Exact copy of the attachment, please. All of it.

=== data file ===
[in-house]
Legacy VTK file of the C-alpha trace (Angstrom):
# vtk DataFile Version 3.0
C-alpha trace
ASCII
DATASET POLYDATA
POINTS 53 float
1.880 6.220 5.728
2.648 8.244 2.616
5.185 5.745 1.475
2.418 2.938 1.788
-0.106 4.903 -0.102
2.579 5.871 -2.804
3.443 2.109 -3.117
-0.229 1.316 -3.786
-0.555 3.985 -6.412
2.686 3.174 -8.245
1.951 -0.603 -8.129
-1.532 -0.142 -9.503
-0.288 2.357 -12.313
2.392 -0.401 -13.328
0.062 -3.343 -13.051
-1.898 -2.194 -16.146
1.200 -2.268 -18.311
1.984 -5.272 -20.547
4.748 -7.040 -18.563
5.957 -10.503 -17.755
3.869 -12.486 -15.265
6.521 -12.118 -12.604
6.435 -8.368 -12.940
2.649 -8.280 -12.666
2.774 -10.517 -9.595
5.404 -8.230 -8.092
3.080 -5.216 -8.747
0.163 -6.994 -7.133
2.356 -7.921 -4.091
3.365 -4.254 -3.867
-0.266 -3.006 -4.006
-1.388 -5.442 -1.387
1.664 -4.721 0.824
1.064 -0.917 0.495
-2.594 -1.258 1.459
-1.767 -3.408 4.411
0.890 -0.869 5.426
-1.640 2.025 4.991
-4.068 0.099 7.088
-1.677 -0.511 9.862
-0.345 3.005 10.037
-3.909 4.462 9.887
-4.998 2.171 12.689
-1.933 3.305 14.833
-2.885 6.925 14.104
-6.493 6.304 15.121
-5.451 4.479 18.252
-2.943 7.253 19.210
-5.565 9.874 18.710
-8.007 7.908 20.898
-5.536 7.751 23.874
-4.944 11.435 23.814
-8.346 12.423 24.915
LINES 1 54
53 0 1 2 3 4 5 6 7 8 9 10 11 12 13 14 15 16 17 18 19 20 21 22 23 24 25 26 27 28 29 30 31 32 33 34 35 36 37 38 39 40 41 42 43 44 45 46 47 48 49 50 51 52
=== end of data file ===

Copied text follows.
[in-house]
Legacy VTK file of the C-alpha trace (Angstrom):
# vtk DataFile Version 3.0
C-alpha trace
ASCII
DATASET POLYDATA
POINTS 53 float
1.880 6.220 5.728
2.648 8.244 2.616
5.185 5.745 1.475
2.418 2.938 1.788
-0.106 4.903 -0.102
2.579 5.871 -2.804
3.443 2.109 -3.117
-0.229 1.316 -3.786
-0.555 3.985 -6.412
2.686 3.174 -8.245
1.951 -0.603 -8.129
-1.532 -0.142 -9.503
-0.288 2.357 -12.313
2.392 -0.401 -13.328
0.062 -3.343 -13.051
-1.898 -2.194 -16.146
1.200 -2.268 -18.311
1.984 -5.272 -20.547
4.748 -7.040 -18.563
5.957 -10.503 -17.755
3.869 -12.486 -15.265
6.521 -12.118 -12.604
6.435 -8.368 -12.940
2.649 -8.280 -12.666
2.774 -10.517 -9.595
5.404 -8.230 -8.092
3.080 -5.216 -8.747
0.163 -6.994 -7.133
2.356 -7.921 -4.091
3.365 -4.254 -3.867
-0.266 -3.006 -4.006
-1.388 -5.442 -1.387
1.664 -4.721 0.824
1.064 -0.917 0.495
-2.594 -1.258 1.459
-1.767 -3.408 4.411
0.890 -0.869 5.426
-1.640 2.025 4.991
-4.068 0.099 7.088
-1.677 -0.511 9.862
-0.345 3.005 10.037
-3.909 4.462 9.887
-4.998 2.171 12.689
-1.933 3.305 14.833
-2.885 6.925 14.104
-6.493 6.304 15.121
-5.451 4.479 18.252
-2.943 7.253 19.210
-5.565 9.874 18.710
-8.007 7.908 20.898
-5.536 7.751 23.874
-4.944 11.435 23.814
-8.346 12.423 24.915
LINES 1 54
53 0 1 2 3 4 5 6 7 8 9 10 11 12 13 14 15 16 17 18 19 20 21 22 23 24 25 26 27 28 29 30 31 32 33 34 35 36 37 38 39 40 41 42 43 44 45 46 47 48 49 50 51 52